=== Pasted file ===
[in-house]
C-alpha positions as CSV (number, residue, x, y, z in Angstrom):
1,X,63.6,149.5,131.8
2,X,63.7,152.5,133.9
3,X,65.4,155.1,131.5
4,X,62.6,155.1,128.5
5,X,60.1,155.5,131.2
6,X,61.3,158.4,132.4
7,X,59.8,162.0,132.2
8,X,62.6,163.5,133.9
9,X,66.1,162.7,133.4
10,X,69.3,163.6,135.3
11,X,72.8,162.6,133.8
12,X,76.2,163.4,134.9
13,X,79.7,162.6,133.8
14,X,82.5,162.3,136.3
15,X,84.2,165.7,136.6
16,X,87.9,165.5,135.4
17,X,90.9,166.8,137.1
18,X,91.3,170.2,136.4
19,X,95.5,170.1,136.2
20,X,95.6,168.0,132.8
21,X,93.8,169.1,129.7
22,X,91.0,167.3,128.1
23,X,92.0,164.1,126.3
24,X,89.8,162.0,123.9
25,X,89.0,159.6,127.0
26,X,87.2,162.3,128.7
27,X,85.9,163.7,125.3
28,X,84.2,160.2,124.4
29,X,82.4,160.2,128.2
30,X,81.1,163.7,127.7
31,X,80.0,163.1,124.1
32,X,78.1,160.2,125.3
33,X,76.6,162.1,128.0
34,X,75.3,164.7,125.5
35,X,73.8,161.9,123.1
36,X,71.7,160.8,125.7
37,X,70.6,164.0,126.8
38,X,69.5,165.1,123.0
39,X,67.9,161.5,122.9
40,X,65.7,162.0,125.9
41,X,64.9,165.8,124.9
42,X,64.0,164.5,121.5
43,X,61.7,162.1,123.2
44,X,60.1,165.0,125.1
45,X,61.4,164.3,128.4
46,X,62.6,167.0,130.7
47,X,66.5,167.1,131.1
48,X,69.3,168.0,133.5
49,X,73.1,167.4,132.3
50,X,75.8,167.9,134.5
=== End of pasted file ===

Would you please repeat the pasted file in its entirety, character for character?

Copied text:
[in-house]
C-alpha positions as CSV (number, residue, x, y, z in Angstrom):
1,X,63.6,149.5,131.8
2,X,63.7,152.5,133.9
3,X,65.4,155.1,131.5
4,X,62.6,155.1,128.5
5,X,60.1,155.5,131.2
6,X,61.3,158.4,132.4
7,X,59.8,162.0,132.2
8,X,62.6,163.5,133.9
9,X,66.1,162.7,133.4
10,X,69.3,163.6,135.3
11,X,72.8,162.6,133.8
12,X,76.2,163.4,134.9
13,X,79.7,162.6,133.8
14,X,82.5,162.3,136.3
15,X,84.2,165.7,136.6
16,X,87.9,165.5,135.4
17,X,90.9,166.8,137.1
18,X,91.3,170.2,136.4
19,X,95.5,170.1,136.2
20,X,95.6,168.0,132.8
21,X,93.8,169.1,129.7
22,X,91.0,167.3,128.1
23,X,92.0,164.1,126.3
24,X,89.8,162.0,123.9
25,X,89.0,159.6,127.0
26,X,87.2,162.3,128.7
27,X,85.9,163.7,125.3
28,X,84.2,160.2,124.4
29,X,82.4,160.2,128.2
30,X,81.1,163.7,127.7
31,X,80.0,163.1,124.1
32,X,78.1,160.2,125.3
33,X,76.6,162.1,128.0
34,X,75.3,164.7,125.5
35,X,73.8,161.9,123.1
36,X,71.7,160.8,125.7
37,X,70.6,164.0,126.8
38,X,69.5,165.1,123.0
39,X,67.9,161.5,122.9
40,X,65.7,162.0,125.9
41,X,64.9,165.8,124.9
42,X,64.0,164.5,121.5
43,X,61.7,162.1,123.2
44,X,60.1,165.0,125.1
45,X,61.4,164.3,128.4
46,X,62.6,167.0,130.7
47,X,66.5,167.1,131.1
48,X,69.3,168.0,133.5
49,X,73.1,167.4,132.3
50,X,75.8,167.9,134.5